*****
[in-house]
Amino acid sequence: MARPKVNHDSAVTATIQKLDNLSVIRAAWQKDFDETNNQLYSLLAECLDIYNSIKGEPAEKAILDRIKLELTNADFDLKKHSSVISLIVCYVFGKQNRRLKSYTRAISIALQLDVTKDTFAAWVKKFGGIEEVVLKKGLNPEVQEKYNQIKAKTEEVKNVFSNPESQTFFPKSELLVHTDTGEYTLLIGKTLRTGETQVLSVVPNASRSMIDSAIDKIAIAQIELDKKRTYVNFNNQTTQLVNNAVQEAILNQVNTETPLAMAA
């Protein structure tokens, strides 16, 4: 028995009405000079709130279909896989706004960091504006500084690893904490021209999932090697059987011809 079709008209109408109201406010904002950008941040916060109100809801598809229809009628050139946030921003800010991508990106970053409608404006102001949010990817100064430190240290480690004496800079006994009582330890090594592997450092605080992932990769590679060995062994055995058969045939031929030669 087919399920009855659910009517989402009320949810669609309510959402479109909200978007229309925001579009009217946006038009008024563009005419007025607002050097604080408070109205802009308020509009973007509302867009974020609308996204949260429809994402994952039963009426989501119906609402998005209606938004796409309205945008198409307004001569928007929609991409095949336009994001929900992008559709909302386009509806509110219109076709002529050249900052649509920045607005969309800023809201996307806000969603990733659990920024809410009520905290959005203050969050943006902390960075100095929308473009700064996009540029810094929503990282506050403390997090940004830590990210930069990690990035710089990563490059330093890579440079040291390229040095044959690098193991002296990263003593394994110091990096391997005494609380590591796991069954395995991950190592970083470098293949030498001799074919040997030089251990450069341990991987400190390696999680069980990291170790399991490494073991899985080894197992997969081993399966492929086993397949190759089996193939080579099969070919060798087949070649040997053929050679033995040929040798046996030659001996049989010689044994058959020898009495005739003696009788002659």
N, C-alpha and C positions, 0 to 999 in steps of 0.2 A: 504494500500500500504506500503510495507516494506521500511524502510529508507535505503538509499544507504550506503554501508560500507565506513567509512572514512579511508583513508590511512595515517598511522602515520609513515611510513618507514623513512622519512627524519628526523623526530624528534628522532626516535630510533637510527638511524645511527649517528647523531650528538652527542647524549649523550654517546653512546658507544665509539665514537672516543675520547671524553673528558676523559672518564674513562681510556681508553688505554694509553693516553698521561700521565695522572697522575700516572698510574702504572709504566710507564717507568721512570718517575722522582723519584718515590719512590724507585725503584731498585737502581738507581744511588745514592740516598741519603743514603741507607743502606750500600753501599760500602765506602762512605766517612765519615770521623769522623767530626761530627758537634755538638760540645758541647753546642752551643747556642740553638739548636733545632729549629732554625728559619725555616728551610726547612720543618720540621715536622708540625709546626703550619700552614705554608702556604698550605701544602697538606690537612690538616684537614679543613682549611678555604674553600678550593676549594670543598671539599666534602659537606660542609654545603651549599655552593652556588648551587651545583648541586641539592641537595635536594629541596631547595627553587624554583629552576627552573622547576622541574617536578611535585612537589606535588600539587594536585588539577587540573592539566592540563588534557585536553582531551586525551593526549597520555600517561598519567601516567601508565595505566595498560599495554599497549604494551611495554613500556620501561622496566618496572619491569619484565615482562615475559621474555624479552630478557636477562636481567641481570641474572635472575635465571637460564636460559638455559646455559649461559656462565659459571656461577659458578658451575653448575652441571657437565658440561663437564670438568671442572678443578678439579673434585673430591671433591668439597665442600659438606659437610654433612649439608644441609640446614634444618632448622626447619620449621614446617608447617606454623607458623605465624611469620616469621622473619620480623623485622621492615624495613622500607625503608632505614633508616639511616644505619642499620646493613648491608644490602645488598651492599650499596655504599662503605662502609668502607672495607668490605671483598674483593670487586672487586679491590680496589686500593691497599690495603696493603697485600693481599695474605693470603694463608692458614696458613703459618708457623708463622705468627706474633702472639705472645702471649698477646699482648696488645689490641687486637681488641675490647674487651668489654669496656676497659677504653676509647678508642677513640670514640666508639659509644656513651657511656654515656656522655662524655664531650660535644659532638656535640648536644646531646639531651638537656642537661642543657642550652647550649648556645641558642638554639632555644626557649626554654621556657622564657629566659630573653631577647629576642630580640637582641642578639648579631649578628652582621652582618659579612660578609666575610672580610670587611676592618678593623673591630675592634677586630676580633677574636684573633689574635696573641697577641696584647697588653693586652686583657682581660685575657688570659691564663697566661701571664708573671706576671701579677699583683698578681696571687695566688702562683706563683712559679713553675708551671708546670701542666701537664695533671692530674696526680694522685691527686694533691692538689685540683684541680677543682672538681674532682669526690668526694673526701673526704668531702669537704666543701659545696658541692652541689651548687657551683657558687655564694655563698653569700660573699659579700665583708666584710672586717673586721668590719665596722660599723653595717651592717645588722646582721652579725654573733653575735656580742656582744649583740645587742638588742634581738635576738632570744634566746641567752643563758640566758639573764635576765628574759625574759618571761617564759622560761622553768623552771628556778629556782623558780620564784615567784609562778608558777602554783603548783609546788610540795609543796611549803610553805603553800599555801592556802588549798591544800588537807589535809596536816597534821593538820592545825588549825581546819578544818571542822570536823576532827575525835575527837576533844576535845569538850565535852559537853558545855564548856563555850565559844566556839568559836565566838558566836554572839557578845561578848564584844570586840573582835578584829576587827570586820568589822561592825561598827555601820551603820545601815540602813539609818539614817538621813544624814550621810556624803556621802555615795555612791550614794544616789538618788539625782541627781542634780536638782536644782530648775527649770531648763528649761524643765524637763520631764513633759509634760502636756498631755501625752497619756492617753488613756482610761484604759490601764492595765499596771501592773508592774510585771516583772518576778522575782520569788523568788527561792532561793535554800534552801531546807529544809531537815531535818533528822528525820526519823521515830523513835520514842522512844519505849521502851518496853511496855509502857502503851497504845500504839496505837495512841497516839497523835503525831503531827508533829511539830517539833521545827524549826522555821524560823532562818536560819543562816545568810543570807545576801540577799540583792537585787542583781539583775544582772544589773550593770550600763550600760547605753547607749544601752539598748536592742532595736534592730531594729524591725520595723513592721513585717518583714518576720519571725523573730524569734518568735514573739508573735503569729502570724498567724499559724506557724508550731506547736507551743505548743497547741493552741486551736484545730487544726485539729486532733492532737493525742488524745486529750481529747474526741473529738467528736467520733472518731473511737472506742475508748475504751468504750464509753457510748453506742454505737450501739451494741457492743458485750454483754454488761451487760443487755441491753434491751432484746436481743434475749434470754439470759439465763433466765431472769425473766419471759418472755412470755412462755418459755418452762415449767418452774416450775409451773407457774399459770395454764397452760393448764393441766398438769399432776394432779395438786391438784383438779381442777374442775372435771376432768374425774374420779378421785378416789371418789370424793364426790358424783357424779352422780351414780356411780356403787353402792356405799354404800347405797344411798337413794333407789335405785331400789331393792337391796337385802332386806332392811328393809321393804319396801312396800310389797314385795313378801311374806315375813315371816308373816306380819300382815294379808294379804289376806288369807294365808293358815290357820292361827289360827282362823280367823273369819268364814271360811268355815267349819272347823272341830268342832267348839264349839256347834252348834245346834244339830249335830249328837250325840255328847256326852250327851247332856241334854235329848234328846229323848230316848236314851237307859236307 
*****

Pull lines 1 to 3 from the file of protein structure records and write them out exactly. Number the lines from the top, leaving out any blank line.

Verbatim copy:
[in-house]
Amino acid sequence: MARPKVNHDSAVTATIQKLDNLSVIRAAWQKDFDETNNQLYSLLAECLDIYNSIKGEPAEKAILDRIKLELTNADFDLKKHSSVISLIVCYVFGKQNRRLKSYTRAISIALQLDVTKDTFAAWVKKFGGIEEVVLKKGLNPEVQEKYNQIKAKTEEVKNVFSNPESQTFFPKSELLVHTDTGEYTLLIGKTLRTGETQVLSVVPNASRSMIDSAIDKIAIAQIELDKKRTYVNFNNQTTQLVNNAVQEAILNQVNTETPLAMAA
């Protein structure tokens, strides 16, 4: 028995009405000079709130279909896989706004960091504006500084690893904490021209999932090697059987011809 079709008209109408109201406010904002950008941040916060109100809801598809229809009628050139946030921003800010991508990106970053409608404006102001949010990817100064430190240290480690004496800079006994009582330890090594592997450092605080992932990769590679060995062994055995058969045939031929030669 087919399920009855659910009517989402009320949810669609309510959402479109909200978007229309925001579009009217946006038009008024563009005419007025607002050097604080408070109205802009308020509009973007509302867009974020609308996204949260429809994402994952039963009426989501119906609402998005209606938004796409309205945008198409307004001569928007929609991409095949336009994001929900992008559709909302386009509806509110219109076709002529050249900052649509920045607005969309800023809201996307806000969603990733659990920024809410009520905290959005203050969050943006902390960075100095929308473009700064996009540029810094929503990282506050403390997090940004830590990210930069990690990035710089990563490059330093890579440079040291390229040095044959690098193991002296990263003593394994110091990096391997005494609380590591796991069954395995991950190592970083470098293949030498001799074919040997030089251990450069341990991987400190390696999680069980990291170790399991490494073991899985080894197992997969081993399966492929086993397949190759089996193939080579099969070919060798087949070649040997053929050679033995040929040798046996030659001996049989010689044994058959020898009495005739003696009788002659």